May 25, 2010 -- Half of Americans with high blood pressure now have the condition under control, but more and more Americans are coming down with the dangerous condition.
For a long time, it didn't look as though Americans would reach the U.S. Healthy People 2010 goal of having 50% of people control their high blood pressure. Only 27.3% of people with hypertension -- the medical term for high blood pressure -- controlled it between 1988 and 1994.
But now, Brent M. Egan, MD, and colleagues at the University of South Carolina report that by 2007-2008, 50.1% of Americans with hypertension got their blood pressure below 140/90.
It's "cause for celebration," says Boston University researcher Aram Chobanian, MD. But Chobanian cuts the festivities short by quickly observing that more than 30% of Americans have high blood pressure and at least 30% more have prehypertension, which also increases risk of heart disease.
The Egan study's sobering second finding is that more Americans have high blood pressure than ever before.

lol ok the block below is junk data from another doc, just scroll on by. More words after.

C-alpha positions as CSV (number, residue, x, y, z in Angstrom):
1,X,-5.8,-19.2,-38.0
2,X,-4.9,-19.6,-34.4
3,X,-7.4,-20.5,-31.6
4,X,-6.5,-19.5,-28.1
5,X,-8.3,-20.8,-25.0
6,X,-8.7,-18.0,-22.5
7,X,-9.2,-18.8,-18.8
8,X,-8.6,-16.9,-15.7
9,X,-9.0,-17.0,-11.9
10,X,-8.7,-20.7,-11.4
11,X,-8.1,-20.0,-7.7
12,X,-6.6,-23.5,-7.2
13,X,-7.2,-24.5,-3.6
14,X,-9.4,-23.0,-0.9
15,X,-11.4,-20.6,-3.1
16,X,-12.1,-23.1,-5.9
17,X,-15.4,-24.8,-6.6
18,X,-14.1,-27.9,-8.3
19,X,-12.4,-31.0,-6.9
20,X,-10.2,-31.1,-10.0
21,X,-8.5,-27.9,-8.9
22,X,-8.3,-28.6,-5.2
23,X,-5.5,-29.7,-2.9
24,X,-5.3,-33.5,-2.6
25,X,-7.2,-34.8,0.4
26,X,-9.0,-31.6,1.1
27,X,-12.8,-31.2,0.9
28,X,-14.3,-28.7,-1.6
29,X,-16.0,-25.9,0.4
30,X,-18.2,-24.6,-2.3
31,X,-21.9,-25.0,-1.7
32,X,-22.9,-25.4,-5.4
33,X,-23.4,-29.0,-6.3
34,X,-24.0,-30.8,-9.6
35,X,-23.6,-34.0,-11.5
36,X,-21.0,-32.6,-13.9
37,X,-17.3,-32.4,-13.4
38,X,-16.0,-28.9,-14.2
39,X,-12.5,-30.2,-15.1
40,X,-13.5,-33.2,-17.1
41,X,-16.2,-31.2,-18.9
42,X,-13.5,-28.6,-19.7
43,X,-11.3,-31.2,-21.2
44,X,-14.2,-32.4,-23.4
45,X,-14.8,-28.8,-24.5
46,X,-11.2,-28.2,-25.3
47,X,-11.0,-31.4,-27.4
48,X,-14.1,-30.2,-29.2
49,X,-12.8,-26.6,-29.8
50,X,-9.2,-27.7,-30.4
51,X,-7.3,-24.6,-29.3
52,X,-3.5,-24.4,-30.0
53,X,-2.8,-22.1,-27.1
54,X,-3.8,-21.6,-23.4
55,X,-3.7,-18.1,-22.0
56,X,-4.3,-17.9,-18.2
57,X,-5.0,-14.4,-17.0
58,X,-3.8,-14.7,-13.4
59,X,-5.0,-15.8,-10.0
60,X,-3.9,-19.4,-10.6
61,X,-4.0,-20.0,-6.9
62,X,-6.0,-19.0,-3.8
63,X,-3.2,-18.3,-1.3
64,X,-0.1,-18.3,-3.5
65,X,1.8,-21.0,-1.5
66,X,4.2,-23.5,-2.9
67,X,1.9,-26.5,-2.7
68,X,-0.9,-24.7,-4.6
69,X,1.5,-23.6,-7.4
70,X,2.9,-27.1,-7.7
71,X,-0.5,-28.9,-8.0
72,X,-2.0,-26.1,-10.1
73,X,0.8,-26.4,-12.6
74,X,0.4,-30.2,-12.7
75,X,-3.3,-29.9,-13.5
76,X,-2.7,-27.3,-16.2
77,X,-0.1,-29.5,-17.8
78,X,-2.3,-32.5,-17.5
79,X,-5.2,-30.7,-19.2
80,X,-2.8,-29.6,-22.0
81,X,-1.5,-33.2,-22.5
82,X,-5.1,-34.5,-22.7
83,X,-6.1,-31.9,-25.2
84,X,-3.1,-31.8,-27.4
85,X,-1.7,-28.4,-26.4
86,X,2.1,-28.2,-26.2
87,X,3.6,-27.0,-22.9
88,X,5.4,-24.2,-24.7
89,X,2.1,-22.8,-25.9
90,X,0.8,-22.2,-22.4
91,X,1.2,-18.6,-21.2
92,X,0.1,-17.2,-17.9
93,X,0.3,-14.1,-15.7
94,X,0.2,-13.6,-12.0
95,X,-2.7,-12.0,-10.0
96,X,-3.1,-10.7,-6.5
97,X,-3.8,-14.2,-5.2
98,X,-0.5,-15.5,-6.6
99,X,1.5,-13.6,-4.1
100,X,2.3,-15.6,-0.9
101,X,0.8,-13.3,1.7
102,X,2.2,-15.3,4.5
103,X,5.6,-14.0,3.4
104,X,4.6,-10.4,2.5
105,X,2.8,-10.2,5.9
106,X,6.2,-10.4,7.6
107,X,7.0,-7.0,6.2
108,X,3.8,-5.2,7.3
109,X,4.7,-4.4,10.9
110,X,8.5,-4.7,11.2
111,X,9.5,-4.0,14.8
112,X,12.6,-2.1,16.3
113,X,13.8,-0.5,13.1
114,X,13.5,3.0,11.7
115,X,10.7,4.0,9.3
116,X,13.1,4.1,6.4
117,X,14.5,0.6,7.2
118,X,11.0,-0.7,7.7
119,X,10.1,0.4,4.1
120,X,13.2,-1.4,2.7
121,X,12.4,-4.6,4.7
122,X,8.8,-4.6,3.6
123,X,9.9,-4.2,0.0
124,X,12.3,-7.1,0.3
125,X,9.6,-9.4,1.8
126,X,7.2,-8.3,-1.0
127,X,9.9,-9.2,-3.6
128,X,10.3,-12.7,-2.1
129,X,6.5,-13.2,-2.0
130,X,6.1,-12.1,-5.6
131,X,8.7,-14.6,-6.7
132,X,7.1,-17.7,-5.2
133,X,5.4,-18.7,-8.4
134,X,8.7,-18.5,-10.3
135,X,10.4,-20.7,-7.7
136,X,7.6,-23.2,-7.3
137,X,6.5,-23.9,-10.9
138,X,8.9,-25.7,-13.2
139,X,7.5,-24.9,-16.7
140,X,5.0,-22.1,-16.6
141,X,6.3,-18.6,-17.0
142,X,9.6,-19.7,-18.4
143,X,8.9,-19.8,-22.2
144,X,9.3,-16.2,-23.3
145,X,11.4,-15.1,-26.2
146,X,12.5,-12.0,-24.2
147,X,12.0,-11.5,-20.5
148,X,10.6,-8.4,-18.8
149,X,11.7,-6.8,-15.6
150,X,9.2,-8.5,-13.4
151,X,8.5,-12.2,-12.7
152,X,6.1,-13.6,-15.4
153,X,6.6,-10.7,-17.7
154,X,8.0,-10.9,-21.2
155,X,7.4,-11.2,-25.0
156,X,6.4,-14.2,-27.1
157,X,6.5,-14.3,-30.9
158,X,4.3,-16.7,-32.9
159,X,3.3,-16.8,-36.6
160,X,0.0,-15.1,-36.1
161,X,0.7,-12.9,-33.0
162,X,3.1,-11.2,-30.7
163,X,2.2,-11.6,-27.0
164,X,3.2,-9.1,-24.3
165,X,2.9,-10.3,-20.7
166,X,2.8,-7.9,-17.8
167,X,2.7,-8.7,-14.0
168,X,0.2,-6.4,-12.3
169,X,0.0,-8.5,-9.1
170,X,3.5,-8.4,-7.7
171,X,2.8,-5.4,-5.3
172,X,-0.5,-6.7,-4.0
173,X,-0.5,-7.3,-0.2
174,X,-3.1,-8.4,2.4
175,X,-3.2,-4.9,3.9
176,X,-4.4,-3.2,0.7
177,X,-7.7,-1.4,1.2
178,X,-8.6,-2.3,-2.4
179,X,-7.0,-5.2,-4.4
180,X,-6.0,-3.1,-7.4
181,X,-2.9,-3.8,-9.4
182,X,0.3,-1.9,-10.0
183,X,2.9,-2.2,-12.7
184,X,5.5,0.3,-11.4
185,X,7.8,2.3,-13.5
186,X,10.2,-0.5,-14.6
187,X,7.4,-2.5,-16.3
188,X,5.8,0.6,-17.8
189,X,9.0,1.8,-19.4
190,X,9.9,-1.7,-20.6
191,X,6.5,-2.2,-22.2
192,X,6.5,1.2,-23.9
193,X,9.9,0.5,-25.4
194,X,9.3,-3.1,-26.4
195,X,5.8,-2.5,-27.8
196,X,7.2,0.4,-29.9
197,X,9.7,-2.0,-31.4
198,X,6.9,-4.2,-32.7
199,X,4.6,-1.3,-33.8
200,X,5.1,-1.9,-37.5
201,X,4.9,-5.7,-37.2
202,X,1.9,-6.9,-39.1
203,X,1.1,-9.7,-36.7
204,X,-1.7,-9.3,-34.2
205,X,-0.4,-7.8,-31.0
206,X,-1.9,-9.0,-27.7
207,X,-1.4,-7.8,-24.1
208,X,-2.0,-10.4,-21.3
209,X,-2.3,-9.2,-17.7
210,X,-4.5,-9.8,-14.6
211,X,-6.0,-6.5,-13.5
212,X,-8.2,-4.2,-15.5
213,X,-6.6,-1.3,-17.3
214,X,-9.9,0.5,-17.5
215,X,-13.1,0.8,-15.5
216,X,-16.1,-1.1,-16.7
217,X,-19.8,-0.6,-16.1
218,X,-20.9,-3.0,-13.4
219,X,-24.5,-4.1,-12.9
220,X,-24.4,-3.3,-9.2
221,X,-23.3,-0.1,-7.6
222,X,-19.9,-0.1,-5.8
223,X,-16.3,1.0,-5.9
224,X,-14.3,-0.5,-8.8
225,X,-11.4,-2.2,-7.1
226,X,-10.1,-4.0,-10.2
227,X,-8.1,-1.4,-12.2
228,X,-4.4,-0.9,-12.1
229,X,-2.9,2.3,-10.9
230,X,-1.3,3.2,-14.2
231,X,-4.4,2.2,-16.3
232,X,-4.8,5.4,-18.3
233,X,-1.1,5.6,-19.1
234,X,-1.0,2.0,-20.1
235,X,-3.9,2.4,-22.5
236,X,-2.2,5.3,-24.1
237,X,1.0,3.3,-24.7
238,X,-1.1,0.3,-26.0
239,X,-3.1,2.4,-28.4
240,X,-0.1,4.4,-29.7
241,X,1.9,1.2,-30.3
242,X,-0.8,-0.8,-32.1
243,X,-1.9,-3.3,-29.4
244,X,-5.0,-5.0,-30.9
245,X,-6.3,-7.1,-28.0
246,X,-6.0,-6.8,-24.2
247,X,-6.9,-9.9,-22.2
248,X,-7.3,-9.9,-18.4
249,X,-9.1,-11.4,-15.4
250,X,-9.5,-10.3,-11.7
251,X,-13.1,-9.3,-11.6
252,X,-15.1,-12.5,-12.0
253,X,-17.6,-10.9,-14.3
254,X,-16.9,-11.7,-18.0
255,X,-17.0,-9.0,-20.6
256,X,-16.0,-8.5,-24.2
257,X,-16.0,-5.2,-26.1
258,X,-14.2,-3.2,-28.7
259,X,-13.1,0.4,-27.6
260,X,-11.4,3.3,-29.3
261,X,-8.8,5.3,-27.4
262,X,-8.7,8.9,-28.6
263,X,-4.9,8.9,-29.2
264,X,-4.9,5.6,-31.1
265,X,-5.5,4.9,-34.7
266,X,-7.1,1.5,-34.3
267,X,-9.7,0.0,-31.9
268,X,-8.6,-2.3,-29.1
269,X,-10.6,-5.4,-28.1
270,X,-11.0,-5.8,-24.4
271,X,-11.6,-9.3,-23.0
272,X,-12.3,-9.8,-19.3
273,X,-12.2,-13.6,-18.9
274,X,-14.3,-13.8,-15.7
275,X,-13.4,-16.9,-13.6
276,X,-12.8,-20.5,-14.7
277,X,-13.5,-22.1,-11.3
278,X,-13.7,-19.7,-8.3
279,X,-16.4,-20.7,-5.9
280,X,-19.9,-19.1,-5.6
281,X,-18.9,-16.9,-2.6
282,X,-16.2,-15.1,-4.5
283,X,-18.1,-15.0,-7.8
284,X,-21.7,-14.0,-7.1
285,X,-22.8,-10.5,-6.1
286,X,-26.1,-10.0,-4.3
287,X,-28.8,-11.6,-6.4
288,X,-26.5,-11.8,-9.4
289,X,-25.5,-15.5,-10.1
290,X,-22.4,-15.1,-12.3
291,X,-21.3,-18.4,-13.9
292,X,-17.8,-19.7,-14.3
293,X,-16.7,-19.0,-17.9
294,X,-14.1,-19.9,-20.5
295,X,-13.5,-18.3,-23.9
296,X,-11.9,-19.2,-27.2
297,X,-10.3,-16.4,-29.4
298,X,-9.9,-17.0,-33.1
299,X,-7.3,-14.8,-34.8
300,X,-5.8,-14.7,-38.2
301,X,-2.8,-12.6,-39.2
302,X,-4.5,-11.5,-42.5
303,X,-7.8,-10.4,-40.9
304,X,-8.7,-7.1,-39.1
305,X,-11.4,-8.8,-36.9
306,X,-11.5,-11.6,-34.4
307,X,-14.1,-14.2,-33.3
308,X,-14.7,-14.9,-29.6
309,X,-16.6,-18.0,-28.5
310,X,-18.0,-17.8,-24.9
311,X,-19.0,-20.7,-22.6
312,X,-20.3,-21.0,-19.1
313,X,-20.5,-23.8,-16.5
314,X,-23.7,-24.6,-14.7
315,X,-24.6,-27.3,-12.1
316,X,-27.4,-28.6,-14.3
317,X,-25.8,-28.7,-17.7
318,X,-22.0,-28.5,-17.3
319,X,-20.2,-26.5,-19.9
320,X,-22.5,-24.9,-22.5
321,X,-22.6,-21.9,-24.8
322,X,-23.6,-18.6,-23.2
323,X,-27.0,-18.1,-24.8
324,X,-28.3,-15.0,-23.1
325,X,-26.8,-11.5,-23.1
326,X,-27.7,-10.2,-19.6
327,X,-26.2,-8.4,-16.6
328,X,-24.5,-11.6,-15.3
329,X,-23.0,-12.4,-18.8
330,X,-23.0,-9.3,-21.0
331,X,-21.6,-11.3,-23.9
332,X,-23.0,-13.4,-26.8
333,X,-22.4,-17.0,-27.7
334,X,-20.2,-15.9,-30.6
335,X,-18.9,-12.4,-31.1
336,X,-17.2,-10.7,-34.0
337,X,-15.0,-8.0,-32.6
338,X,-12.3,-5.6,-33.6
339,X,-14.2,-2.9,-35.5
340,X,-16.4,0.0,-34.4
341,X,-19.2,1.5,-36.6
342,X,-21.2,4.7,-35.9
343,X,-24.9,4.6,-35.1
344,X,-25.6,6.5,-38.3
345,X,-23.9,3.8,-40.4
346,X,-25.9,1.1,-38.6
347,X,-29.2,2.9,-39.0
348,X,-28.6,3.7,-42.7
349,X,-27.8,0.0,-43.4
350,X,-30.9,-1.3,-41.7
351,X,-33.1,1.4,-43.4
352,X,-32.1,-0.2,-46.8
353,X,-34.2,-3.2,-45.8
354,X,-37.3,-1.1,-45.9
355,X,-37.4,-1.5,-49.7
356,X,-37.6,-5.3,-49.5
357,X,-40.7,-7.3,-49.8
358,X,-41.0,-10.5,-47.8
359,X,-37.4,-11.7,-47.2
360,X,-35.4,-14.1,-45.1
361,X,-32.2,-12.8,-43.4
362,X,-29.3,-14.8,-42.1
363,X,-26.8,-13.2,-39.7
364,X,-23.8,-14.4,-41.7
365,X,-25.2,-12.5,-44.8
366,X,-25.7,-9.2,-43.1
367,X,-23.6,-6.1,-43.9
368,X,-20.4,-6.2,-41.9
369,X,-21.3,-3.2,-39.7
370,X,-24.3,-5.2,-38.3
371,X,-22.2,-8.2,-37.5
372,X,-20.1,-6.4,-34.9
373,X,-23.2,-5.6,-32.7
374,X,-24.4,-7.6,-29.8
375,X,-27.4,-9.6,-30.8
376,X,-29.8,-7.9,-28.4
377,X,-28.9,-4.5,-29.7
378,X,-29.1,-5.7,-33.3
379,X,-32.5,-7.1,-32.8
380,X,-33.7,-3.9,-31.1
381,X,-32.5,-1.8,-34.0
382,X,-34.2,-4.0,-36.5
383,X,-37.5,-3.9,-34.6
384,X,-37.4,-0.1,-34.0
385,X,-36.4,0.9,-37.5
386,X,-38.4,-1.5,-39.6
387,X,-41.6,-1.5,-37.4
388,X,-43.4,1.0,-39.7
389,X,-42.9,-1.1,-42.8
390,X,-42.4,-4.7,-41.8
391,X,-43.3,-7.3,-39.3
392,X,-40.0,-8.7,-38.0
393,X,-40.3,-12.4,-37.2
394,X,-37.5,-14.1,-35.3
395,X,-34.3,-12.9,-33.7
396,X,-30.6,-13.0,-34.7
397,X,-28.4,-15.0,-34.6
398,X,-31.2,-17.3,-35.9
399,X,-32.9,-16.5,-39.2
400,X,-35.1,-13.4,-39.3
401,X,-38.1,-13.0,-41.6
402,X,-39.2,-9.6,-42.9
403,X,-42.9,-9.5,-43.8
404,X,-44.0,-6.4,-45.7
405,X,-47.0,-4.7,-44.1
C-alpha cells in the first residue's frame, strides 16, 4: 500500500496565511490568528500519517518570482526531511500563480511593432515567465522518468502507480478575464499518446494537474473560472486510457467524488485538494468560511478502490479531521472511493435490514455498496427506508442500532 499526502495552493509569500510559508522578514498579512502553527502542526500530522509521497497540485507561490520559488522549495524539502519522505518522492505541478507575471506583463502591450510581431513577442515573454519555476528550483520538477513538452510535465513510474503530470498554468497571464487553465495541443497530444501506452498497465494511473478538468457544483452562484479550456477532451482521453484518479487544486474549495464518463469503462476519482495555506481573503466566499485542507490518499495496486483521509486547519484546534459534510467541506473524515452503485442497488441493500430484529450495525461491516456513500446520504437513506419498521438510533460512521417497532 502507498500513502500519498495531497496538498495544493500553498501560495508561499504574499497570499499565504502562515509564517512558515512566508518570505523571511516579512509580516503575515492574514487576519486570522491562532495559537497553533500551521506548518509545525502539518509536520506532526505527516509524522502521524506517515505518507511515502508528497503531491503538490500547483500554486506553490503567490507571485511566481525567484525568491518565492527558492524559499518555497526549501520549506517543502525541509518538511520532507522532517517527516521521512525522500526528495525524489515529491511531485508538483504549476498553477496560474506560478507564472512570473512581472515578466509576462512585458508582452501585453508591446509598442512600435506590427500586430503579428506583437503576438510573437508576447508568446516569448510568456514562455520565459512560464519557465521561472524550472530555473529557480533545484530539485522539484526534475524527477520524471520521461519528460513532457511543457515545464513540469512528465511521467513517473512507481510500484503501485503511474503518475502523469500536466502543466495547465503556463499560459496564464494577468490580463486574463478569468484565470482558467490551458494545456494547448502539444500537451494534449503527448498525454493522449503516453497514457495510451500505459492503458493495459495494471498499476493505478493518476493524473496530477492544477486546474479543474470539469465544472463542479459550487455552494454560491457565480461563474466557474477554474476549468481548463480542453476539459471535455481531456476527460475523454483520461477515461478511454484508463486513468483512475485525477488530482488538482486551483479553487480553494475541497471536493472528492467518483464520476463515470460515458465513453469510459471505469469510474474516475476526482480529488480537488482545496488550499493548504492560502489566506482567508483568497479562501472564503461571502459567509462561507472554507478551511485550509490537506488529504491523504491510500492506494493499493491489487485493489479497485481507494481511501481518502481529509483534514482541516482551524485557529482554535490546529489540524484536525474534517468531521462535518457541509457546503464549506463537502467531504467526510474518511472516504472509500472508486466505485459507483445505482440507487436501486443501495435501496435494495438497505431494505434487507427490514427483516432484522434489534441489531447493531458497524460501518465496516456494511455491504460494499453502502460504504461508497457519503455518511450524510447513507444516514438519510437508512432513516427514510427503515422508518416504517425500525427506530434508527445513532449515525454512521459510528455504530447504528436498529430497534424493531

High Blood Pressure Treatment: Drugs vs. Lifestyle Change
What's going on? Researchers variously blame obesity for as little as 20% and as much as 80% of high blood pressure. And unless you never read health news, you already know that about a third of Americans are obese.
This means even the good news about hypertension control is shaded by some bad news. The best way to lower high blood pressure is to lose weight and exercise more. But Egan and colleagues find no evidence that weight loss or exercise had anything to do with the nation's improved blood pressure control.
Instead, the reason seems to be improved medical treatment.
"The availability of a broad array of effective anti-hypertensive drugs with excellent tolerability has made treatment easier than in the past," Chobanian says. "Major changes toward healthier lifestyles have not occurred in the United States ... and would not appear responsible for the observed improvement."
And even this armamentarium of new drugs has a dark side, according to a study by Stanford University researcher Randall S. Stafford, MD, PhD, and colleagues.